In 2021, Vision and Visibility Are No Longer Electives for CEOs

February 9, 2021

As our nation reeled in the aftermath of the attack on the U.S. Capitol, a man whose mission is to fight for justice noticed a shift from the C-suite. “CEOs have become the fourth branch of government,” the Anti-Defamation League’s Jonathan Greenblatt told The New York Times. “They’re trying to hold the country together.”

For years, communications counselors have helped CEOs navigate the opportunities for executive visibility. A month into 2021, it’s clearer than ever that for most executives, this is no longer an optional part of the job.

In 2021, Vision and Visibility Are No Longer Electives for CEOs - Microphone on abstract background

The incentives for engaging in external communications were already there for the C-suite: Research compiled by Ketchum Analytics makes the case for executive presence and its positive impact on areas including shareholder value, consumer purchase intent, employment brand and beyond. Now, though, it’s not only about the upside. In an age of fast-moving activism, the absence of a point of view can be noticeable.

This is not to say a CEO must have an opinion on every issue of the day. In fact, the risks of speaking out are sometimes higher than the rewards. As Rebecca Ray at the nonpartisan Conference Board notes, “You could be celebrated for something one week and pilloried the next” thanks to fickle stakeholders. At Ketchum, we recommend stakeholder research that can help navigate the difficult waters of audience expectations in a fast-moving world and ultimately help you make the right decision for where executives and your company should weigh in.

But regardless of when, how or if companies speak out on tricky issues, executives in 2021 must have the vision laid out for their role leading businesses and employees through COVID-19 and its implications. CEOs are proving to be among the most important voices on the pandemic. From how they are transitioning and protecting their business to keeping employees safe and even the corporate role in vaccine distribution, the executive voice is important this year.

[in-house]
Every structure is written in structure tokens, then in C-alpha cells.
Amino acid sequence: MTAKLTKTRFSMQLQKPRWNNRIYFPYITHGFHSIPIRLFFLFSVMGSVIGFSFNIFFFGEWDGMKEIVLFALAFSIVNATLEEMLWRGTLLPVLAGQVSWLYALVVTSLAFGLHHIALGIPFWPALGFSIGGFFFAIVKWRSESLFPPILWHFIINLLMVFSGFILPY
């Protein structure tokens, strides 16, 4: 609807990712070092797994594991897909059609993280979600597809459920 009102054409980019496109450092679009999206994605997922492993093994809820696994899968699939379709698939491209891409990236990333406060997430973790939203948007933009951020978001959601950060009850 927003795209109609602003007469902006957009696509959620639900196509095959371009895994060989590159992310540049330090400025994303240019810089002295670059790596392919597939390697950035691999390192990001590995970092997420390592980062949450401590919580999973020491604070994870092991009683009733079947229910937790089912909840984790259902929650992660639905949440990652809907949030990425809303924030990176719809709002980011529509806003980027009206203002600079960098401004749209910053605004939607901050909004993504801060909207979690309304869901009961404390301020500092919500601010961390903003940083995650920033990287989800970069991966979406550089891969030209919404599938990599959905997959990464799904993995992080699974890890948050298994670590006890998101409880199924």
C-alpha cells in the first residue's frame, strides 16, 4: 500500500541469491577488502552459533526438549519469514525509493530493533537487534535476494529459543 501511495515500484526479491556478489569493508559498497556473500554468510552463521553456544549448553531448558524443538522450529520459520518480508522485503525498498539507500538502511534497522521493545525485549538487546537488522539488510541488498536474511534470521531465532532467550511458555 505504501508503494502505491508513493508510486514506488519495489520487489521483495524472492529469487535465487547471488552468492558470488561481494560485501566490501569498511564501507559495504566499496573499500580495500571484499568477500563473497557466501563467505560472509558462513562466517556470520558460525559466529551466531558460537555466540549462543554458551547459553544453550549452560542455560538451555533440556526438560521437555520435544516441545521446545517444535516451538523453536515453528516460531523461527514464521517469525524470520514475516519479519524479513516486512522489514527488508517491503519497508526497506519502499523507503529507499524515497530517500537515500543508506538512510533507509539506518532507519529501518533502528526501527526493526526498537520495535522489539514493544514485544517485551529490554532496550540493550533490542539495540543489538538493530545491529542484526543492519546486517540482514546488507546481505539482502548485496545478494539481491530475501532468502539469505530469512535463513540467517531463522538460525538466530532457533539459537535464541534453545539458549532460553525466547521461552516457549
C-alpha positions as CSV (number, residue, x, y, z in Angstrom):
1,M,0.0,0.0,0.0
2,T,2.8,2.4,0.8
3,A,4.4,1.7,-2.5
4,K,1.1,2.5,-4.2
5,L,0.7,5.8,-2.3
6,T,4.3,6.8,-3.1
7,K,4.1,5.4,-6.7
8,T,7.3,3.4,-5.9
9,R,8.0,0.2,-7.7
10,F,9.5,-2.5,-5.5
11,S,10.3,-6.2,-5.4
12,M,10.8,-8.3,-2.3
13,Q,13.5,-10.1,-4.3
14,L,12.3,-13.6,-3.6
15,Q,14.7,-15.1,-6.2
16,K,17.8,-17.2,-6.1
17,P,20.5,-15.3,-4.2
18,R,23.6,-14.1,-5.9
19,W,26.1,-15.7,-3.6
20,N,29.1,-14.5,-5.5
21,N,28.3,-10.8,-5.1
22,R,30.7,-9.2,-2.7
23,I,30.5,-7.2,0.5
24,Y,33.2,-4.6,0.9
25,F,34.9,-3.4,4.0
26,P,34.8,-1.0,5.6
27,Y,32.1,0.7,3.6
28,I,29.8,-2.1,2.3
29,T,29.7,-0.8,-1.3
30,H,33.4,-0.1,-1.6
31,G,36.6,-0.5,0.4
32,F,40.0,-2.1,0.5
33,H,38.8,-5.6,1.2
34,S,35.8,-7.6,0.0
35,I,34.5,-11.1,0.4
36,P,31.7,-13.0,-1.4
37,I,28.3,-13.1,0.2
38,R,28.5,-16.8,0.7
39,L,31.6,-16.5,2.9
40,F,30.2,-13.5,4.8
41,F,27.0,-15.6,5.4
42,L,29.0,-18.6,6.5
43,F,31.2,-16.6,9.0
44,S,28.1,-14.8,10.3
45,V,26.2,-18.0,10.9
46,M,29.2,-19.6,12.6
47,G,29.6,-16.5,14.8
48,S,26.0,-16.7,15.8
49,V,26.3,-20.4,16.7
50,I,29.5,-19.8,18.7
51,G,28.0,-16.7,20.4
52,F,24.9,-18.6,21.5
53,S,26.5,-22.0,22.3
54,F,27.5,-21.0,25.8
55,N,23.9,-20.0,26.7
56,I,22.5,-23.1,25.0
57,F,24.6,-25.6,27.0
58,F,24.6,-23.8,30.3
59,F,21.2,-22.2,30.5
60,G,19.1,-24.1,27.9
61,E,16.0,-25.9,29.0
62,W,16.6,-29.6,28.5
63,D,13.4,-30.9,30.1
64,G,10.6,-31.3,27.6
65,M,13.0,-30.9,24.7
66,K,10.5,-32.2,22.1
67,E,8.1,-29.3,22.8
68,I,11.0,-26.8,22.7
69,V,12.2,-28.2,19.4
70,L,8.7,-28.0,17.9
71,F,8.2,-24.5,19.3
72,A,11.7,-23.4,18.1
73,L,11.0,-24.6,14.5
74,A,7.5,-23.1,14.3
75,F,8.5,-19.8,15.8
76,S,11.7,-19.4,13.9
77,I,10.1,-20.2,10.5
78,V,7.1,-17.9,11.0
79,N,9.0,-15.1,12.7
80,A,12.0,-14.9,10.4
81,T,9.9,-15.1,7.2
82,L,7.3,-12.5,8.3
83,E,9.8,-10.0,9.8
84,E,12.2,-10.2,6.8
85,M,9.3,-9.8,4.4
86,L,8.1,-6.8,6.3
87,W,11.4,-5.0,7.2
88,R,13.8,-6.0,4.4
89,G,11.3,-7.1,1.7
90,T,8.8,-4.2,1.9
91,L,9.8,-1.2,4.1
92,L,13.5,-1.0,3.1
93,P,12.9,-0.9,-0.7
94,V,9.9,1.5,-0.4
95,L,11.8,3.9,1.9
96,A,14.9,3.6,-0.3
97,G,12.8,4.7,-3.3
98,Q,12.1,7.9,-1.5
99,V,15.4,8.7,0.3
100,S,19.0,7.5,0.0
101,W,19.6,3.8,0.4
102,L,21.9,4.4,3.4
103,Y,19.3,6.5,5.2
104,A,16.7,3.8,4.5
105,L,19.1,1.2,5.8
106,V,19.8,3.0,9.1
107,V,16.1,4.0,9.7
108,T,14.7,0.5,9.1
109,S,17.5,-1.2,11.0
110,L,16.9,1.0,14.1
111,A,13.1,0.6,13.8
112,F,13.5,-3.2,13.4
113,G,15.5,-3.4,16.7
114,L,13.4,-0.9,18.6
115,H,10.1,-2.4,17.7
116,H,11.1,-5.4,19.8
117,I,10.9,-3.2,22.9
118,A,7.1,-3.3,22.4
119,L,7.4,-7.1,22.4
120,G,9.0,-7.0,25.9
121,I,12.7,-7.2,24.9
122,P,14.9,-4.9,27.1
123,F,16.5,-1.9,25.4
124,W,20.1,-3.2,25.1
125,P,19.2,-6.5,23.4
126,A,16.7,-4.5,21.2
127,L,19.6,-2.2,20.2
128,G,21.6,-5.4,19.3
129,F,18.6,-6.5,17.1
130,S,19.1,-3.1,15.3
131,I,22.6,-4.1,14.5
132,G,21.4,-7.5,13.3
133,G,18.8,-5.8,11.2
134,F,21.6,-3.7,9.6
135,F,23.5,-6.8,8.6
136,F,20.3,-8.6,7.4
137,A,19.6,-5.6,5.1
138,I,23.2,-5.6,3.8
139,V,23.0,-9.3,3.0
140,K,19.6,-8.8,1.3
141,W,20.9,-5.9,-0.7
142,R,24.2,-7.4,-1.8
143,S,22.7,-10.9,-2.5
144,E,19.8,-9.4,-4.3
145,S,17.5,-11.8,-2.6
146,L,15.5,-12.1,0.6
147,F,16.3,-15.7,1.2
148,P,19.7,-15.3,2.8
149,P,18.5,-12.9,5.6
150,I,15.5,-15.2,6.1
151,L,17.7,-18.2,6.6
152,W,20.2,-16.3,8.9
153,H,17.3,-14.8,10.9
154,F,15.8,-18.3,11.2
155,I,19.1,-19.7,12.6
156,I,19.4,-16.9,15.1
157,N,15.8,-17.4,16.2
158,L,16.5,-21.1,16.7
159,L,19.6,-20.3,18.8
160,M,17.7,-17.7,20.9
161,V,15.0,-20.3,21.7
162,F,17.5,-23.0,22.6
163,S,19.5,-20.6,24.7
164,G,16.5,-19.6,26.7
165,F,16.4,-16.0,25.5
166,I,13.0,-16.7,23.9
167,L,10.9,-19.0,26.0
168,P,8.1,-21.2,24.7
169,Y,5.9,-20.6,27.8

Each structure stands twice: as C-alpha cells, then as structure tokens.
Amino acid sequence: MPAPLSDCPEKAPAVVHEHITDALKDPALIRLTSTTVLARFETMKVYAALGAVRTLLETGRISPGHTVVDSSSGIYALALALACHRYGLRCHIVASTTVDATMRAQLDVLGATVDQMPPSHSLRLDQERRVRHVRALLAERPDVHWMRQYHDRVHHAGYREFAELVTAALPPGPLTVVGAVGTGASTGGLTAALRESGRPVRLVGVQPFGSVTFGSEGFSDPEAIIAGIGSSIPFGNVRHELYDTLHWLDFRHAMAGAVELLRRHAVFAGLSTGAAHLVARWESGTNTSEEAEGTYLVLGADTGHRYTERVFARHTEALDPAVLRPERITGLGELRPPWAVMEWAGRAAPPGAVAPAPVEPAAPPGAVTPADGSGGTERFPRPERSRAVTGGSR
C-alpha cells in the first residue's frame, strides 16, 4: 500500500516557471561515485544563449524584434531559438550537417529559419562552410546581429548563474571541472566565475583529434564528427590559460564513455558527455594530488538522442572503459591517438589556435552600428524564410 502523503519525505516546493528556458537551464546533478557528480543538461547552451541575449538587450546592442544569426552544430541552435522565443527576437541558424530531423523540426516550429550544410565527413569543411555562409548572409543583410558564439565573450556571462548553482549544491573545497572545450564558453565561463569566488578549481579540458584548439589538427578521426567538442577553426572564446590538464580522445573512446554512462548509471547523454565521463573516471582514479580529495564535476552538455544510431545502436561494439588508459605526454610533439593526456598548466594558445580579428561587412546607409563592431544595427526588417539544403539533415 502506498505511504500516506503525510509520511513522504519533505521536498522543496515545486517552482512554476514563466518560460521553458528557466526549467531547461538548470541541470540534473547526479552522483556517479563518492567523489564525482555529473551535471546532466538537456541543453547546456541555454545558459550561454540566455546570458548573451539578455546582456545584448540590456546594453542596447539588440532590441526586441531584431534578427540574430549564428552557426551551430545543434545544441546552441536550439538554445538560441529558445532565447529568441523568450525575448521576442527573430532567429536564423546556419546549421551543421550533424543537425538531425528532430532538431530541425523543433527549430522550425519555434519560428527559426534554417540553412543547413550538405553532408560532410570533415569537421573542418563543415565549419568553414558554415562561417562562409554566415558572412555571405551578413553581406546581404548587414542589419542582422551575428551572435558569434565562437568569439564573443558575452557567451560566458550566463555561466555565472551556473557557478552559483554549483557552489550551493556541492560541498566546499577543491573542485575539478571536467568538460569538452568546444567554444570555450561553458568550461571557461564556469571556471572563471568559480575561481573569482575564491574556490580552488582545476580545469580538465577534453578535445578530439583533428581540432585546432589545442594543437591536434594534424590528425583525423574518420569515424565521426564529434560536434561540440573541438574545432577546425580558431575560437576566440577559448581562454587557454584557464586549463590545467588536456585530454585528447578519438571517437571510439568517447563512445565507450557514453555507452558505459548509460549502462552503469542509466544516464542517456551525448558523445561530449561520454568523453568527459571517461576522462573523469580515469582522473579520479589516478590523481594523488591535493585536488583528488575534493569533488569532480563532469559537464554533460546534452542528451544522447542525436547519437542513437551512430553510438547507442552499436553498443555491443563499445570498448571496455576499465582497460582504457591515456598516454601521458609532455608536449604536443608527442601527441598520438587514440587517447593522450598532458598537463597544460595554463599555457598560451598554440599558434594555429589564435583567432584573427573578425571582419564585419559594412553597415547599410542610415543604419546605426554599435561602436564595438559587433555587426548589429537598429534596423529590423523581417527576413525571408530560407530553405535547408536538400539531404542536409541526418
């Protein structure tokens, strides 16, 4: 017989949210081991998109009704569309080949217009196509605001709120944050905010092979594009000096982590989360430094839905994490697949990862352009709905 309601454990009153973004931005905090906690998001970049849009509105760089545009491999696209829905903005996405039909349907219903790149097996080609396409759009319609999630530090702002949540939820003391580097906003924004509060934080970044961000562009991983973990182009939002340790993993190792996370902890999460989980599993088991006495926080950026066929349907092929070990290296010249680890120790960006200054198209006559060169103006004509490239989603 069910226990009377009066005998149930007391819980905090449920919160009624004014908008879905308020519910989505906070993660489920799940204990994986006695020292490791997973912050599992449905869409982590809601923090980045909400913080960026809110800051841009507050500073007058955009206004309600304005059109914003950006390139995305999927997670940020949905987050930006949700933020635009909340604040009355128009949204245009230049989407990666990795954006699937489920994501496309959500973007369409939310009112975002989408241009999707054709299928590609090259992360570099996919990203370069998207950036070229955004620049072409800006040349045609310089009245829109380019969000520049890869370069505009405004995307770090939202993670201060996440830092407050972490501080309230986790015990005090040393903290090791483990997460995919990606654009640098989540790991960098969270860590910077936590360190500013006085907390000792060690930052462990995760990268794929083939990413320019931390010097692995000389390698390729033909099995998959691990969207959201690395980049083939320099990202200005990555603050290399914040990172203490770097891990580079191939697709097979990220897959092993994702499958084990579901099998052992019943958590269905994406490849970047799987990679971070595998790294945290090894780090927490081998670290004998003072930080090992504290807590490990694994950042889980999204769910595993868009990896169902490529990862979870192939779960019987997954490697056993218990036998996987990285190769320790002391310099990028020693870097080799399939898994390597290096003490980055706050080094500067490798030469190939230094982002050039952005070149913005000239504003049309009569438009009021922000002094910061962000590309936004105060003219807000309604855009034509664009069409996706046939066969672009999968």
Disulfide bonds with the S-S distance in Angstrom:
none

The same can be said for CEOs who spoke out about racial justice. 2021 will be the year CEOs are held increasingly accountable as last year’s promises come due. Stakeholders, including journalists, are taking notes and marking their calendars for key milestones. And the scrutiny around post-election violence and employee-funded Political Action Committees has just begun.

This year, as executives revisit their personal narratives and map their path forward when speaking to a variety of stakeholders, they should consider audiences, authenticity, action and accountability.

A decision tree with a series of branches to guide real-time executive communications will be a valuable tool for many C-suites this year. But a tree is only as strong as the trunk. At Ketchum we are helping executives reexamine their vision and visibility by starting at the base:

  • Audiences. Update stakeholder research to ensure we truly understand expectations of our most important audiences, where we have permission to lead and where/how to best engage them.
  • Authenticity. Build or retool an executive’s personal narrative to match the expectations of this unique time; ensure the executive is showing up consistently throughout earned media, social channels, in speaking engagements and employee communications.
  • Action. Plot a course to ensure visible reinforcement of your story with content in paid, owned and earned channels that reach the key stakeholders. Ensure actions taken at a corporate level are authentic, and understand potential positive and negative reputational impact.
  • Accountability. Ensure there is a thread between commitments and priorities made in 2020, and how they are playing out this year.
  • Analytics, Measure the reputation and business impact and use analytics tools, including omniearnedID, to assess and improve how we are targeting certain audiences.   

The complexity of this year’s issues landscape is enough to give pause to anyone’s visibility plans, but staying quiet is not an option, and not without reputational risk. Reach out to Samantha Wolf or Bill Zucker and let us help you update your plans for vision and visibility.

Sam is a leader within Ketchum’s Media specialty where she creates and executes tailored media approaches for clients to help them maximize their reputation and visibility among key stakeholders.


Bill Zucker is an issues and crisis communications specialist and managing director of Executive Advisory and Media Services at Ketchum. A former broadcast journalist, Bill coaches executives and experts on speaking to the media in high-profile situations.